Durham astrophysicist in team nominated for 2005 Descartes Research Prize
(13 July 2005)
A Durham University researcher is a key member of an international team taking part in a major experiment which is seeking to revolutionise the understanding of the extreme universe.
Dr Paula Chadwick of the Department of Physics is a member of the High Energy Stereoscopic System (HESS) collaboration which was formed to produce an instrument which would be the world leader in the domain of high-energy gamma-ray astrophysics.
The HESS project has now been nominated for a prestigious international scientific award. The Descartes Grand Jury has announced the shortlist for the 2005 Descartes Research Prize for, outstanding scientific work carried out by a multinational team of researchers.
These 14 projects will compete for a 1.15m scientific award. The winners of the 2005 award will be announced in London on 2 December. The shortlist was chosen from 85 submissions – three times more than in 2004. The 14 projects are made up of 76 teams from 22 countries across Europe and also from countries such as US, Japan, Russia, Singapore and South Africa. The Descartes Research Prize is awarded to teams of researchers who have achieved outstanding scientific and technological results through collaborative research. The prize is open to teams from all fields of scientific endeavour. The prize is awarded by the European Commission as part of its programme to increase contact between science and society.
The HESS design was based on proven technology and technical and experimental approaches develop by the research teams, which were combined together to provide an instrument that enabled them to explore the most extreme objects in the universe. The results of the project have allowed the collaboration to revolutionise the understanding of the universe as viewed in gamma rays, producing the first-ever gamma ray images of astronomical objects and the first scan of a large region around the centre of the galaxy.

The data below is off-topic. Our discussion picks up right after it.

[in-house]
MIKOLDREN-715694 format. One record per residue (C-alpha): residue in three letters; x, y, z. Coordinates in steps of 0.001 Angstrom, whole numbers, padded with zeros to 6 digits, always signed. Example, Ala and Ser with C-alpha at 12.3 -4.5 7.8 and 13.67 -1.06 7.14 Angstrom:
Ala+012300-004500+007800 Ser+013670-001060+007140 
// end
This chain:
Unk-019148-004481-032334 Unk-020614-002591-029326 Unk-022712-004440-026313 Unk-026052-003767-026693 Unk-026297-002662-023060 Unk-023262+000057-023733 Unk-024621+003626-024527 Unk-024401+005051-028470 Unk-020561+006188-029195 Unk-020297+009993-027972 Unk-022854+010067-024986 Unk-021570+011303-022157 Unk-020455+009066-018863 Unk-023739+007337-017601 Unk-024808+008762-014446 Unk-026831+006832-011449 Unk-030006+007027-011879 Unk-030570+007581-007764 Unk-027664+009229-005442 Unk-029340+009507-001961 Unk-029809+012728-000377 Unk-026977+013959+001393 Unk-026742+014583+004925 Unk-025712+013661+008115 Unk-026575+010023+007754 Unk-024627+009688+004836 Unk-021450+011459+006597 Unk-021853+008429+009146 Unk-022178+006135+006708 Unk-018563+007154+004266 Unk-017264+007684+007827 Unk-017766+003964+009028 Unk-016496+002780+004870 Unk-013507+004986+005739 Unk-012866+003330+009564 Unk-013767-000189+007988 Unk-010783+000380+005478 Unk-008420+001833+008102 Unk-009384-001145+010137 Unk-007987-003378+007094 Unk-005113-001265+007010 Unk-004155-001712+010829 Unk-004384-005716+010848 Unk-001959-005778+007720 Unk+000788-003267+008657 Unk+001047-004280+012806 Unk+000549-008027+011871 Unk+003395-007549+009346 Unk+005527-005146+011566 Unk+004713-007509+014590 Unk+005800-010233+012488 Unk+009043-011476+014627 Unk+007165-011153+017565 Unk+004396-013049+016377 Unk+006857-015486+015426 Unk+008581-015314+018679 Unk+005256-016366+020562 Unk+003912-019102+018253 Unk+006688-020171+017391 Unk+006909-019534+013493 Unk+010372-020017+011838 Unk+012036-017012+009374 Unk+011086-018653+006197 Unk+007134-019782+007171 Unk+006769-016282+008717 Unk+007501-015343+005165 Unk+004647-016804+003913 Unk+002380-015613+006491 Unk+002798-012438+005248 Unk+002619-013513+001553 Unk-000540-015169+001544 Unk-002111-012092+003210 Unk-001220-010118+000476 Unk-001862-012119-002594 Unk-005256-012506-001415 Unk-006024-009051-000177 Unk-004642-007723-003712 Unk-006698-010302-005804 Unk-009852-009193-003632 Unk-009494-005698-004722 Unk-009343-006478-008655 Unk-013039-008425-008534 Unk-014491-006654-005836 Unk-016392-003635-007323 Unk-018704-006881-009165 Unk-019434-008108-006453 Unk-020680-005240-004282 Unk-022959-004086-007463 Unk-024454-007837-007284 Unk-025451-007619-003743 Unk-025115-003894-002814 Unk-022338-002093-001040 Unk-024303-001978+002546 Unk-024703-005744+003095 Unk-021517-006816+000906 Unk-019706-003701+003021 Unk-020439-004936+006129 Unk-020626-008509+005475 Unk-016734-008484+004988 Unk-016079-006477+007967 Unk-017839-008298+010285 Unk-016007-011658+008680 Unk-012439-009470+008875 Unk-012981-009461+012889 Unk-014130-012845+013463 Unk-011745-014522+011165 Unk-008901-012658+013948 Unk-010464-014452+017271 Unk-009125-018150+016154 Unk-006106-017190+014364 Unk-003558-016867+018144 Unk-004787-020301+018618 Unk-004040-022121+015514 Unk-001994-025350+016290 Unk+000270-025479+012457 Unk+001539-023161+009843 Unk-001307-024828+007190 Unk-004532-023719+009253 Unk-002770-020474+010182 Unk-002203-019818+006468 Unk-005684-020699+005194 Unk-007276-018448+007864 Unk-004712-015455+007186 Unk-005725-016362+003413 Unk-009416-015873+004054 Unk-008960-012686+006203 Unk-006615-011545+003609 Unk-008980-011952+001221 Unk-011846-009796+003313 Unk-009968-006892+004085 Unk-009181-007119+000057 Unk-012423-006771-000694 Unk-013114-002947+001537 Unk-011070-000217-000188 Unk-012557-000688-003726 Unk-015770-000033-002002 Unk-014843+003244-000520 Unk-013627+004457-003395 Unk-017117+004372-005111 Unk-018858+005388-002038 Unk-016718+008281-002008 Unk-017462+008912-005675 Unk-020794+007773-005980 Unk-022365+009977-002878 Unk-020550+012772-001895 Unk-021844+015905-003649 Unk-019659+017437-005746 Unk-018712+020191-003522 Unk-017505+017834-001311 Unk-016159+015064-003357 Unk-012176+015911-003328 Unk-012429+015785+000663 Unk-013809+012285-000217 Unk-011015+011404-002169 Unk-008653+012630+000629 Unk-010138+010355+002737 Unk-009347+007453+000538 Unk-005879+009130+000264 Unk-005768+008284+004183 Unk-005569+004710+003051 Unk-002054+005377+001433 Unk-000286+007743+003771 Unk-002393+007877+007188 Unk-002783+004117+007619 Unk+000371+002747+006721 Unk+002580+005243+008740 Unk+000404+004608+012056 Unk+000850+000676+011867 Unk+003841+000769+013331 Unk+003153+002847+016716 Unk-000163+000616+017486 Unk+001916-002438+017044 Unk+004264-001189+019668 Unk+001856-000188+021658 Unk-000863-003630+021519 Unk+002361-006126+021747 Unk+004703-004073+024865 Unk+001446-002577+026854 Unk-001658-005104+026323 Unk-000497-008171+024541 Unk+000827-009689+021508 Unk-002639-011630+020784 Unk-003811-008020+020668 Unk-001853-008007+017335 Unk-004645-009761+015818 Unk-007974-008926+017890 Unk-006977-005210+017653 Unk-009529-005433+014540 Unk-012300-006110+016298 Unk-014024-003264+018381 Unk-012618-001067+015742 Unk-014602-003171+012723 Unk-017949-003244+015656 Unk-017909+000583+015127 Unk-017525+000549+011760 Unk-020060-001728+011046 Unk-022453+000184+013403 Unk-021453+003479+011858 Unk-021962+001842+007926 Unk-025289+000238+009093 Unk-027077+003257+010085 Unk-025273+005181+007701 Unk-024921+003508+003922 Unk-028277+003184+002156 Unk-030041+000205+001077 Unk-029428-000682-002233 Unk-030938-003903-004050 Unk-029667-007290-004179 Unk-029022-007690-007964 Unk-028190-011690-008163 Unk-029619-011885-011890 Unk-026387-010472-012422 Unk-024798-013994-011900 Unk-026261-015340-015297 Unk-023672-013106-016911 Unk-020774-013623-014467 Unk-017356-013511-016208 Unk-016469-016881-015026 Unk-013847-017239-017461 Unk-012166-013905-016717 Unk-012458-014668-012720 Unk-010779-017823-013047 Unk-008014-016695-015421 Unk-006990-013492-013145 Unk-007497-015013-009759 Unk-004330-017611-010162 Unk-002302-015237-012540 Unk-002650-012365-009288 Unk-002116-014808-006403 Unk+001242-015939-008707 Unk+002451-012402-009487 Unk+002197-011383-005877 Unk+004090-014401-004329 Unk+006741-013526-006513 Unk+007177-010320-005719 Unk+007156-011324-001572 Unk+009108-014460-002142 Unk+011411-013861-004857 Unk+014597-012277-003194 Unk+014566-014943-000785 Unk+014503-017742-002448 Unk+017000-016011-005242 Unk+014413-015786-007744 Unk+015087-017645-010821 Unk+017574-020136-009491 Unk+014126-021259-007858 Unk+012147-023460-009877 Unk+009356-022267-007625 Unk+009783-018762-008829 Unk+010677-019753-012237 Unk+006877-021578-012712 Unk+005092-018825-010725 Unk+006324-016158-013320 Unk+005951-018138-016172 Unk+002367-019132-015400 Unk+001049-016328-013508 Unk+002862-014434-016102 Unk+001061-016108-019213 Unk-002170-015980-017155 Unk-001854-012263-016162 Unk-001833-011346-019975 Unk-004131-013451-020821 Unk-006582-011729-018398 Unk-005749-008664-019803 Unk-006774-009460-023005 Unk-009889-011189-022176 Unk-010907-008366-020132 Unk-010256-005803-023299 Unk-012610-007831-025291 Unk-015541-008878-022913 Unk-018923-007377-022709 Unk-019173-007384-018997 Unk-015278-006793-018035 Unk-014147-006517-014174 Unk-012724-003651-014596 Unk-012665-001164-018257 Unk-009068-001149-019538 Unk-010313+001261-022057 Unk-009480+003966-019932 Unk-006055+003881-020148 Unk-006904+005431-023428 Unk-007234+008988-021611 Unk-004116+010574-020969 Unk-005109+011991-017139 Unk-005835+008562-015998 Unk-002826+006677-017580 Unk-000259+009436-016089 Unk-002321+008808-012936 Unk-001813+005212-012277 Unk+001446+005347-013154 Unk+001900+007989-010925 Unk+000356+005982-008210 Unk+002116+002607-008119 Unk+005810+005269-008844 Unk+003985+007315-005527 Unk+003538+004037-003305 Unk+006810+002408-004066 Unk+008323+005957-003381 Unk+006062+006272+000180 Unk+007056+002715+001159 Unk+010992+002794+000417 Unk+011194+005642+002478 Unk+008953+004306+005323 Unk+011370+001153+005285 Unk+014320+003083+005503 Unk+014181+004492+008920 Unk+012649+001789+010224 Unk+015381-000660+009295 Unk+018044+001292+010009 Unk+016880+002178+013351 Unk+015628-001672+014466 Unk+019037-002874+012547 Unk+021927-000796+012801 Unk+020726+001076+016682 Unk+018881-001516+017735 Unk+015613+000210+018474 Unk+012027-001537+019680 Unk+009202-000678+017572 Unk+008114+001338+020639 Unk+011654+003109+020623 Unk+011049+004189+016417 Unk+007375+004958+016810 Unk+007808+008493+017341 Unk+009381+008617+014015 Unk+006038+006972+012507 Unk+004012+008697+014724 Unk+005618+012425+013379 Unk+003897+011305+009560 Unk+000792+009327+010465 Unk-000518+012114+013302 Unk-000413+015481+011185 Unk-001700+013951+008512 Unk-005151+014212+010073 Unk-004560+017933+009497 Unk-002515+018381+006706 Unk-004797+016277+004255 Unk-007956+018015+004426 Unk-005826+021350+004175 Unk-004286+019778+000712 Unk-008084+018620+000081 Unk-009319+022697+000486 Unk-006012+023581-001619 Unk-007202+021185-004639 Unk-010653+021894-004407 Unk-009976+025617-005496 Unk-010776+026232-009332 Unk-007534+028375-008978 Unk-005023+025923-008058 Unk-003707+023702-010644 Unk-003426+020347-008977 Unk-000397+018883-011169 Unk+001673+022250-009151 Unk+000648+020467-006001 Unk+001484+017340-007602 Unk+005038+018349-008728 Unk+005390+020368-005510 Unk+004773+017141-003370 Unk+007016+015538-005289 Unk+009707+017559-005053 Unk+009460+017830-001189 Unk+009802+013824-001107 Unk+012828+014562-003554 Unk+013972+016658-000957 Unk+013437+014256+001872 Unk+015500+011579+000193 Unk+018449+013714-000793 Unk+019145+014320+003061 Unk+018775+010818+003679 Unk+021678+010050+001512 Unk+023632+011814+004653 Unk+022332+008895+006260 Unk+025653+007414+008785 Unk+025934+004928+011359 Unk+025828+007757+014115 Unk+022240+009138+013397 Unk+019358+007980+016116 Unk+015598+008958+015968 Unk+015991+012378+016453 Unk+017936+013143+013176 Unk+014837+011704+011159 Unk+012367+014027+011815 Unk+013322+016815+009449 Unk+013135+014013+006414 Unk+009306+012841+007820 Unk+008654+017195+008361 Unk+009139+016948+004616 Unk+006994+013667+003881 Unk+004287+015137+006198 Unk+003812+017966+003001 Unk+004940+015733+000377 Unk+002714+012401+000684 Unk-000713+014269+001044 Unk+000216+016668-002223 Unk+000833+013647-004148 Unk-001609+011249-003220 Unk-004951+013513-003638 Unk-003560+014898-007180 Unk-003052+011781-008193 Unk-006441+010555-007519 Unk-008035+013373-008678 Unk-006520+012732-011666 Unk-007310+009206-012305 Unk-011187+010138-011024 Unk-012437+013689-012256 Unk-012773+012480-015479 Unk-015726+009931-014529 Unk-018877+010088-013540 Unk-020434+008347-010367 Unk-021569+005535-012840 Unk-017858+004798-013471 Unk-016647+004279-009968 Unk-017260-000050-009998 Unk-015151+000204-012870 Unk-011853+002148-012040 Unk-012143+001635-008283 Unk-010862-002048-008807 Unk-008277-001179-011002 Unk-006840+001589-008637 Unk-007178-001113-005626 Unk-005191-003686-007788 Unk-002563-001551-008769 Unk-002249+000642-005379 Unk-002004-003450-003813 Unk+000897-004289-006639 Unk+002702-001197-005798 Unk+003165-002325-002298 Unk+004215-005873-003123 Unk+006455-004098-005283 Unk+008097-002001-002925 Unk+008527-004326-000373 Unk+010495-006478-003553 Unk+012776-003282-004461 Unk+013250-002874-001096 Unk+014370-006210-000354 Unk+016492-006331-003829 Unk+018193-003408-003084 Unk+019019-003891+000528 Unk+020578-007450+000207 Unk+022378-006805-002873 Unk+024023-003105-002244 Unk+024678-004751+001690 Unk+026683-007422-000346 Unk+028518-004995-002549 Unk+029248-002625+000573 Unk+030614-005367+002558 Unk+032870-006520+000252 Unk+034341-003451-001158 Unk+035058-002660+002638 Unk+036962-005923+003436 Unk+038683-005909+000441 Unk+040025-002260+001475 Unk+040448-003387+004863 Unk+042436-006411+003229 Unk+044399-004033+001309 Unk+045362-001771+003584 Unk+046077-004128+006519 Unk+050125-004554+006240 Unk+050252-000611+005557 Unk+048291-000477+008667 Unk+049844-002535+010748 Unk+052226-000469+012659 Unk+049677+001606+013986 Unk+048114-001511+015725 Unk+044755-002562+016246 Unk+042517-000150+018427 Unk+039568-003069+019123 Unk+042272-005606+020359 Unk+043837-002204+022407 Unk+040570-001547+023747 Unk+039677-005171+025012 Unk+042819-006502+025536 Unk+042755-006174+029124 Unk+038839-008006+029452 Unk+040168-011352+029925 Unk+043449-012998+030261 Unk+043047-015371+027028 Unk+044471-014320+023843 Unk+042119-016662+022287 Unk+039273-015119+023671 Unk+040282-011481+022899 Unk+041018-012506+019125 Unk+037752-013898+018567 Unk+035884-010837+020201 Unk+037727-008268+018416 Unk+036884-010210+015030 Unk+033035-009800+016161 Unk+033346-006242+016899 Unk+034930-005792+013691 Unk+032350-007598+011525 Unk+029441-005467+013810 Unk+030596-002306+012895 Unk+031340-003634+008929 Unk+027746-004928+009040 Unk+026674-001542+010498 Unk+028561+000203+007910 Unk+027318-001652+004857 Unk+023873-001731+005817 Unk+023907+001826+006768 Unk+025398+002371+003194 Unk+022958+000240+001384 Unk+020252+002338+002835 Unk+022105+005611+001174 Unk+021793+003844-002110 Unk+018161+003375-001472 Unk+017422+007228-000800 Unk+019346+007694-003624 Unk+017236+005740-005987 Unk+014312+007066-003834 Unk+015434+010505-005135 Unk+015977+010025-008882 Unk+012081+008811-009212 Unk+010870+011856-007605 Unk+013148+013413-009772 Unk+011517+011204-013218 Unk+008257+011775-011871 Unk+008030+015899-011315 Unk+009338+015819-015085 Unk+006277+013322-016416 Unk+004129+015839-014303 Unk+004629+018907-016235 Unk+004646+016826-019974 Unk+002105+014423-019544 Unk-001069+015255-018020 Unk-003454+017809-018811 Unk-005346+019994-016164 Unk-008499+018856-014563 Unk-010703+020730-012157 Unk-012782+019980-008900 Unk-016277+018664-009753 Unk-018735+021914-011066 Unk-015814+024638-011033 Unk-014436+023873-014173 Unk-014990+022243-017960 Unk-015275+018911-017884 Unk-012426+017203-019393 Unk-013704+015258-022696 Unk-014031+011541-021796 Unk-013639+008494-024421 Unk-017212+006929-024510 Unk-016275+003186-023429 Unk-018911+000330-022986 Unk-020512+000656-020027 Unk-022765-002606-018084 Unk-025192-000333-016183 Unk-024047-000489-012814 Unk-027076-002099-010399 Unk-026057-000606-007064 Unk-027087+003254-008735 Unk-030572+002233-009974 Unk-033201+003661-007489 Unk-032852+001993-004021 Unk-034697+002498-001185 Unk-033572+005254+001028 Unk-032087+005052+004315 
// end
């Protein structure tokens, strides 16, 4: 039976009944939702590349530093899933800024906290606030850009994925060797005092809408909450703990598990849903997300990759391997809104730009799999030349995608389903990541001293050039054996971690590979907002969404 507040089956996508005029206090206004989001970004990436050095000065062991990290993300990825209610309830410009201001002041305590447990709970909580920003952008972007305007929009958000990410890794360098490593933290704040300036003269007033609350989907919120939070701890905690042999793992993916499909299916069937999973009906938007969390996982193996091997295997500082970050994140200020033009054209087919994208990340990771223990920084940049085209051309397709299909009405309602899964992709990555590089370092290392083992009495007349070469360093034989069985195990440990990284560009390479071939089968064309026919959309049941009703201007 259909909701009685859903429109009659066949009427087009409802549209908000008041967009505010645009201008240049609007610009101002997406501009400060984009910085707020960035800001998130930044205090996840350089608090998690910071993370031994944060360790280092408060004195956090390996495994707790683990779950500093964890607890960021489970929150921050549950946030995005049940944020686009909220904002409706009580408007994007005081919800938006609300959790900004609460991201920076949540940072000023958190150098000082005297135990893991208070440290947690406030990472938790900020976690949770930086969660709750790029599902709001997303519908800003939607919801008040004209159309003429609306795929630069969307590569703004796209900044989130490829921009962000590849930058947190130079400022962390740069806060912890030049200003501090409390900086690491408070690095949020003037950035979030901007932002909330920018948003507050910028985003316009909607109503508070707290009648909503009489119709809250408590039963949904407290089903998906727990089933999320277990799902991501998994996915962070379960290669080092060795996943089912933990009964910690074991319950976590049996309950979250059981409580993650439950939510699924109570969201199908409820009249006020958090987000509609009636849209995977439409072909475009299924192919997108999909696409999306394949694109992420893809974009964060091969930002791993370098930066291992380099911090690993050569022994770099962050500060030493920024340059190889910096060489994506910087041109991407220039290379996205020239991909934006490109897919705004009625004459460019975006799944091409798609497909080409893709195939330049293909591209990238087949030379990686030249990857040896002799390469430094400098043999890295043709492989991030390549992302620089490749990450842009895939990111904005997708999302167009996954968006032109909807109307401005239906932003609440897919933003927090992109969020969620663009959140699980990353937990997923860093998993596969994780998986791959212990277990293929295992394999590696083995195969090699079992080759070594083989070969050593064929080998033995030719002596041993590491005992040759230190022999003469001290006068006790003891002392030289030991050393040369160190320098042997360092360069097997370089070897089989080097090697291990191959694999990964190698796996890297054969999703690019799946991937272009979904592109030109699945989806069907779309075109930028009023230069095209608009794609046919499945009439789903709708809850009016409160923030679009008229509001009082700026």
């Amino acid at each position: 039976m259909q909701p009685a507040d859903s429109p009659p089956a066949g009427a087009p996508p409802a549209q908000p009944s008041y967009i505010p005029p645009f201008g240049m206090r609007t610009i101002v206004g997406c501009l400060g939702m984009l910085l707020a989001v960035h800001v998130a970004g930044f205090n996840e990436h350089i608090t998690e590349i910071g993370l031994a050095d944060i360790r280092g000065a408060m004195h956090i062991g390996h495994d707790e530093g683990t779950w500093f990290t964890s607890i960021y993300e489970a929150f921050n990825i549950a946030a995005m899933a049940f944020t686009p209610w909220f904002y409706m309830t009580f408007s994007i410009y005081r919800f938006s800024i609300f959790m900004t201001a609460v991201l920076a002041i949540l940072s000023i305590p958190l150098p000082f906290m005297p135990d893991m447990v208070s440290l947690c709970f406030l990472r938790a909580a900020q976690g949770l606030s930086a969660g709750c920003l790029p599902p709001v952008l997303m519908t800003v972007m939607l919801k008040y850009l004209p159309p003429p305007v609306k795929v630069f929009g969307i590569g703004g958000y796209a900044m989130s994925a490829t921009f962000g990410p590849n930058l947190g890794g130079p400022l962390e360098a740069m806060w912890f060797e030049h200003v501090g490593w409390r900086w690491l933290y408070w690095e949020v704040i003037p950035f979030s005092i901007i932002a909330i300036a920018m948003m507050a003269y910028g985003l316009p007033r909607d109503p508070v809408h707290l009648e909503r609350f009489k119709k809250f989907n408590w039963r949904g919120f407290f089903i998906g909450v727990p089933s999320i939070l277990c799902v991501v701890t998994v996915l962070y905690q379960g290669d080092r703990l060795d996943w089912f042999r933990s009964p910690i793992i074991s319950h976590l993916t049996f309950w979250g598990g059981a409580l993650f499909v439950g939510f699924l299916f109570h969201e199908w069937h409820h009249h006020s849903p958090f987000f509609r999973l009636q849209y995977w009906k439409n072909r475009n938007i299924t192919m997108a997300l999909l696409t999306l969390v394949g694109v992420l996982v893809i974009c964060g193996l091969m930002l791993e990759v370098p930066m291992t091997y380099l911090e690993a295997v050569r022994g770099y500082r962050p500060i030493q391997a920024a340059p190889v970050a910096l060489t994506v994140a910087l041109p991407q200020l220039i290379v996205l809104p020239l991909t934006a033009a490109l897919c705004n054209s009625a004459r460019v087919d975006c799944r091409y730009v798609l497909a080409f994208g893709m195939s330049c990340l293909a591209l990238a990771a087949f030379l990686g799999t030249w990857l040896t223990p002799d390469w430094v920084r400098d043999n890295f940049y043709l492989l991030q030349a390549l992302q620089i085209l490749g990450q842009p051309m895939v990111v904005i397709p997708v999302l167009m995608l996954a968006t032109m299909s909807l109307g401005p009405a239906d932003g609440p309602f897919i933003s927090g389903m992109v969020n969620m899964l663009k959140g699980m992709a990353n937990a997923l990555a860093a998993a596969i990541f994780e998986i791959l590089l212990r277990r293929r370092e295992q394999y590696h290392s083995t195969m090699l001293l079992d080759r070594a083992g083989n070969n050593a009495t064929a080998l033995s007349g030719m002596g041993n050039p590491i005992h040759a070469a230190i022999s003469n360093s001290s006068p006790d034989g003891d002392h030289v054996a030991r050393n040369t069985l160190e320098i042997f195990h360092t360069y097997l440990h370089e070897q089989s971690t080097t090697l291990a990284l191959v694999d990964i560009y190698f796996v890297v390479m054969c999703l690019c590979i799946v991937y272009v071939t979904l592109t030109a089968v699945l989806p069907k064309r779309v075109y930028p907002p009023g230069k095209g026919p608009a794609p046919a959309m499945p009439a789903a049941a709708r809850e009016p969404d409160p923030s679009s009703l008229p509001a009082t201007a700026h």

The nomination comes in the same week as the HESS team of international astrophysicists reported in Science Magazine, the discovery of another new type of very high energy (VHE) gamma ray source. Gamma-rays are produced in extreme cosmic particle accelerators such as supernova explosions and provide a unique view of the high energy processes at work in the Milky Way. VHE gamma-ray astronomy is still a young field and H.E.S.S. is conducting the first sensitive survey at this energy range, finding previously unknown sources.